Inspiration: Big Trip

Motorcycle Cannonball

Three riders race their vintage Triumphs across the US

It’s a motorcycle rally that expects its riders to cross the entire USA. That’s 3,674 miles over back roads and through backwater towns, racking up an average of 240 miles per day.

Oh, and the bikes must date from 1928 or earlier. The Motorcycle Cannonball run takes its name from famed endurance racer Erwin ‘Cannonball’ Baker and this year stretched from Portland, Maine (Eastern Seaboard), to Portland, Oregon (West Coast).

That’s the challenge that ‘Triumphant’ riding competitor Paul Warrenfelt took on.The day after accepting an early retirement at the spry age of 63, Paul and his international team set off from Portland in the eastern US state of Maine. His team consisted of the Aussie-by-way-of-Britain Skippy Lockrey and Arrie Redelinghuys, a South African transplanted to Michigan. In the back of the truck were their three Triumphs with a combined age of 277.

A Triumph enthusiast for many years, Paul bought his first bike – a 1954 Triumph Tiger Cub – at 15 years old and has been riding Triumphs ever since. His current collection boasts 13 Triumphs. Prior to the Cannonball, his most recent was a 2011 Triumph Thunderbird. What he hadn’t realised he was missing from his collection was a 90-year-old bike, until his wife Patty read about the run. He instantly knew it was for him and also knew there were two things he was going to need: another crazy rider to share the adventure with and a couple of old bikes. That led him to fellow Triumph enthusiast and riding buddy Arrie and off they went to the one place they figured they could find a couple of 90-plus-year-old bikes… the UK!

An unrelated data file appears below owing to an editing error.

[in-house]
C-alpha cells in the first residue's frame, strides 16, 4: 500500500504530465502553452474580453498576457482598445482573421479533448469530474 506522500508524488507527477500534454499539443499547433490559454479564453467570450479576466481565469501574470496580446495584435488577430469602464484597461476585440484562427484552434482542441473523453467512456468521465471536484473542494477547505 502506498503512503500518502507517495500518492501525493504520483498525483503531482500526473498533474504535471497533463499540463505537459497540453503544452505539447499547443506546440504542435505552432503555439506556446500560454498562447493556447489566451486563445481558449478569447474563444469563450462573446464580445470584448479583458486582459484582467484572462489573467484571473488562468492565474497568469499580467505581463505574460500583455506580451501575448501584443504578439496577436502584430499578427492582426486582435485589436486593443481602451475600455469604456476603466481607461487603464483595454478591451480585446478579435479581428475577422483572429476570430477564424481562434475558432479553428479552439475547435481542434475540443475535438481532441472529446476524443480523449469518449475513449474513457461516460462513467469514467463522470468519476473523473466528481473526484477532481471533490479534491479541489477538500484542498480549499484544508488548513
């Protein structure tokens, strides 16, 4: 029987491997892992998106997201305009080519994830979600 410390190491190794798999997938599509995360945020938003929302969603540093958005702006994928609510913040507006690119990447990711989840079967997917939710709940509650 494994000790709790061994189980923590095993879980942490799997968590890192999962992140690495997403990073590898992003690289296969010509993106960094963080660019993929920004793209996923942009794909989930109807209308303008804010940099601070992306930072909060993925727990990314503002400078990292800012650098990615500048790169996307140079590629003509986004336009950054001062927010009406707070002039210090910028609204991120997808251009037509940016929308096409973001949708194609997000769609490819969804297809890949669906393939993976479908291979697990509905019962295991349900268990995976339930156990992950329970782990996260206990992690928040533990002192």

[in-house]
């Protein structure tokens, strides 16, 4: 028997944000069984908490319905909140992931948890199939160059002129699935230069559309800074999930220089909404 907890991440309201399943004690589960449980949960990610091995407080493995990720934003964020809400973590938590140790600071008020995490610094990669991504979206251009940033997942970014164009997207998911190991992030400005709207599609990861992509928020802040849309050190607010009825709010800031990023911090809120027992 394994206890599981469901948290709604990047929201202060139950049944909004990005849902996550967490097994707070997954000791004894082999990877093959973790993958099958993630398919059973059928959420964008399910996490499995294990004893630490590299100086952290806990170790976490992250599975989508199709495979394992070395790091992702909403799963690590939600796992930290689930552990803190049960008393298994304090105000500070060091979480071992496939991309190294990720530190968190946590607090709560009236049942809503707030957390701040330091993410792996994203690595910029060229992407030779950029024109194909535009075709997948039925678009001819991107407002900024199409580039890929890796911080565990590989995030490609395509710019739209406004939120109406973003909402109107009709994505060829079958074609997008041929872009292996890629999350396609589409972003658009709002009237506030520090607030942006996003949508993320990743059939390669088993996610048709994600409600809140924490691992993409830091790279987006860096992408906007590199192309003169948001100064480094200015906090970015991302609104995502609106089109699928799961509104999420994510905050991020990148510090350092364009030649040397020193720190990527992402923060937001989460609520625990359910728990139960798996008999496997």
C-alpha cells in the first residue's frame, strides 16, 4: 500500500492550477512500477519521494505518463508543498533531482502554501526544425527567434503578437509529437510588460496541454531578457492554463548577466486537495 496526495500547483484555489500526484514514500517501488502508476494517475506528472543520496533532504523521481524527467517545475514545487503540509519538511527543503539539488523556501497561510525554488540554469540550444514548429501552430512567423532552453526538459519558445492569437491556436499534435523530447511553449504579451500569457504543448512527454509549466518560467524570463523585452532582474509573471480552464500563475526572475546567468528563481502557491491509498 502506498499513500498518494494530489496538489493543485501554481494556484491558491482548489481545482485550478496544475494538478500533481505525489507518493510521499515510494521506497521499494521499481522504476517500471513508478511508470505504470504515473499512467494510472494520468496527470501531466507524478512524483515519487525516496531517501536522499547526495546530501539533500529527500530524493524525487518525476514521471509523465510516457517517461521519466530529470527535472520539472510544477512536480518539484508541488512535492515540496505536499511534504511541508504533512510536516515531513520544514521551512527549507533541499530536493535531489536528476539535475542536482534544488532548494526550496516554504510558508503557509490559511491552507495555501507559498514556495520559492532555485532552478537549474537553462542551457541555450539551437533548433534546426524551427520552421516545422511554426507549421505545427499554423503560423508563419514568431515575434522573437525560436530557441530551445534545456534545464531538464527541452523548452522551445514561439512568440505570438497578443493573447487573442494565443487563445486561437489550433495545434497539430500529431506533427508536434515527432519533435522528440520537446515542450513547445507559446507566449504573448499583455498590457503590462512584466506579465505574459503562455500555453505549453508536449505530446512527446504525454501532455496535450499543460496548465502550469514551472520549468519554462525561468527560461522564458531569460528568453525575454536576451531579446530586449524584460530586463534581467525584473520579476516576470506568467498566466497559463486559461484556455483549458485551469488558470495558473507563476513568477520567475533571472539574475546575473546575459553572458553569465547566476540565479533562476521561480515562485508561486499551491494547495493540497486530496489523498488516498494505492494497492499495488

On the hunt for bikes in the UK